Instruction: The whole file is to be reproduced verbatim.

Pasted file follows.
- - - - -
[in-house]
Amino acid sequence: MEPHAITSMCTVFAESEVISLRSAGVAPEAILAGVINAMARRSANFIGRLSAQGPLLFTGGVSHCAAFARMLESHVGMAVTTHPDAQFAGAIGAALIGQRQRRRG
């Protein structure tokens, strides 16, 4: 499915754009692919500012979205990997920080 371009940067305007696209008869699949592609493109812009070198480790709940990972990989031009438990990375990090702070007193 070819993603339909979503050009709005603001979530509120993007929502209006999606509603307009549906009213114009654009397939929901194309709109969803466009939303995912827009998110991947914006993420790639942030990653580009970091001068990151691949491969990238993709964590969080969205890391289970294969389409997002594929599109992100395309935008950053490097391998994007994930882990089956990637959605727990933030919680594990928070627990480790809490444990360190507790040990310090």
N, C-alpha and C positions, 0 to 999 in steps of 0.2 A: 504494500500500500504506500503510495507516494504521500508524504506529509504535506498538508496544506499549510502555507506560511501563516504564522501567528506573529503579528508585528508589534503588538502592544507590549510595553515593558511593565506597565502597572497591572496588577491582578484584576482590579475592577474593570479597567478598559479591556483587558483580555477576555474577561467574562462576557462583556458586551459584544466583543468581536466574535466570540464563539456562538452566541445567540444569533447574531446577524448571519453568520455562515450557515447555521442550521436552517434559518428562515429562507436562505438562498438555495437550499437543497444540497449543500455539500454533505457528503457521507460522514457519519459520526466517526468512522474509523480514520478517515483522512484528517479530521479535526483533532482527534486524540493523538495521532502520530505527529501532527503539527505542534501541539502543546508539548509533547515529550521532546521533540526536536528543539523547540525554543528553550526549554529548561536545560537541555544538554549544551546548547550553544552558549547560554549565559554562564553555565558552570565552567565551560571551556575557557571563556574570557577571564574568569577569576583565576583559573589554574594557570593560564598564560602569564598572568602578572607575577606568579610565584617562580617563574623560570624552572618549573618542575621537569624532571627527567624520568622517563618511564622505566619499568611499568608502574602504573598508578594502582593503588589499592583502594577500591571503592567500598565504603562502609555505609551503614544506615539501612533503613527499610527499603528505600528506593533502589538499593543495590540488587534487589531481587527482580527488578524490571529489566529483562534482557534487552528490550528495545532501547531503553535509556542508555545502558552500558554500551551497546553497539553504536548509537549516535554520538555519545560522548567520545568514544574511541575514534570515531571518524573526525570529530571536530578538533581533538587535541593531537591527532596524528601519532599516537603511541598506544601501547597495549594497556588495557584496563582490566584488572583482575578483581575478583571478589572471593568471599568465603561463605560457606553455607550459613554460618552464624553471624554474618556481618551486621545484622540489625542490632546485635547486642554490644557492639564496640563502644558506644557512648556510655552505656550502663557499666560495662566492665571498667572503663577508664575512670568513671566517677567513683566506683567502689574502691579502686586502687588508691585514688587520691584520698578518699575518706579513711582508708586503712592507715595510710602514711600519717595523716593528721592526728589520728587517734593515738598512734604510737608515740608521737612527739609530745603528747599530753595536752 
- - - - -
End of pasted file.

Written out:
[in-house]
Amino acid sequence: MEPHAITSMCTVFAESEVISLRSAGVAPEAILAGVINAMARRSANFIGRLSAQGPLLFTGGVSHCAAFARMLESHVGMAVTTHPDAQFAGAIGAALIGQRQRRRG
């Protein structure tokens, strides 16, 4: 499915754009692919500012979205990997920080 371009940067305007696209008869699949592609493109812009070198480790709940990972990989031009438990990375990090702070007193 070819993603339909979503050009709005603001979530509120993007929502209006999606509603307009549906009213114009654009397939929901194309709109969803466009939303995912827009998110991947914006993420790639942030990653580009970091001068990151691949491969990238993709964590969080969205890391289970294969389409997002594929599109992100395309935008950053490097391998994007994930882990089956990637959605727990933030919680594990928070627990480790809490444990360190507790040990310090």
N, C-alpha and C positions, 0 to 999 in steps of 0.2 A: 504494500500500500504506500503510495507516494504521500508524504506529509504535506498538508496544506499549510502555507506560511501563516504564522501567528506573529503579528508585528508589534503588538502592544507590549510595553515593558511593565506597565502597572497591572496588577491582578484584576482590579475592577474593570479597567478598559479591556483587558483580555477576555474577561467574562462576557462583556458586551459584544466583543468581536466574535466570540464563539456562538452566541445567540444569533447574531446577524448571519453568520455562515450557515447555521442550521436552517434559518428562515429562507436562505438562498438555495437550499437543497444540497449543500455539500454533505457528503457521507460522514457519519459520526466517526468512522474509523480514520478517515483522512484528517479530521479535526483533532482527534486524540493523538495521532502520530505527529501532527503539527505542534501541539502543546508539548509533547515529550521532546521533540526536536528543539523547540525554543528553550526549554529548561536545560537541555544538554549544551546548547550553544552558549547560554549565559554562564553555565558552570565552567565551560571551556575557557571563556574570557577571564574568569577569576583565576583559573589554574594557570593560564598564560602569564598572568602578572607575577606568579610565584617562580617563574623560570624552572618549573618542575621537569624532571627527567624520568622517563618511564622505566619499568611499568608502574602504573598508578594502582593503588589499592583502594577500591571503592567500598565504603562502609555505609551503614544506615539501612533503613527499610527499603528505600528506593533502589538499593543495590540488587534487589531481587527482580527488578524490571529489566529483562534482557534487552528490550528495545532501547531503553535509556542508555545502558552500558554500551551497546553497539553504536548509537549516535554520538555519545560522548567520545568514544574511541575514534570515531571518524573526525570529530571536530578538533581533538587535541593531537591527532596524528601519532599516537603511541598506544601501547597495549594497556588495557584496563582490566584488572583482575578483581575478583571478589572471593568471599568465603561463605560457606553455607550459613554460618552464624553471624554474618556481618551486621545484622540489625542490632546485635547486642554490644557492639564496640563502644558506644557512648556510655552505656550502663557499666560495662566492665571498667572503663577508664575512670568513671566517677567513683566506683567502689574502691579502686586502687588508691585514688587520691584520698578518699575518706579513711582508708586503712592507715595510710602514711600519717595523716593528721592526728589520728587517734593515738598512734604510737608515740608521737612527739609530745603528747599530753595536752 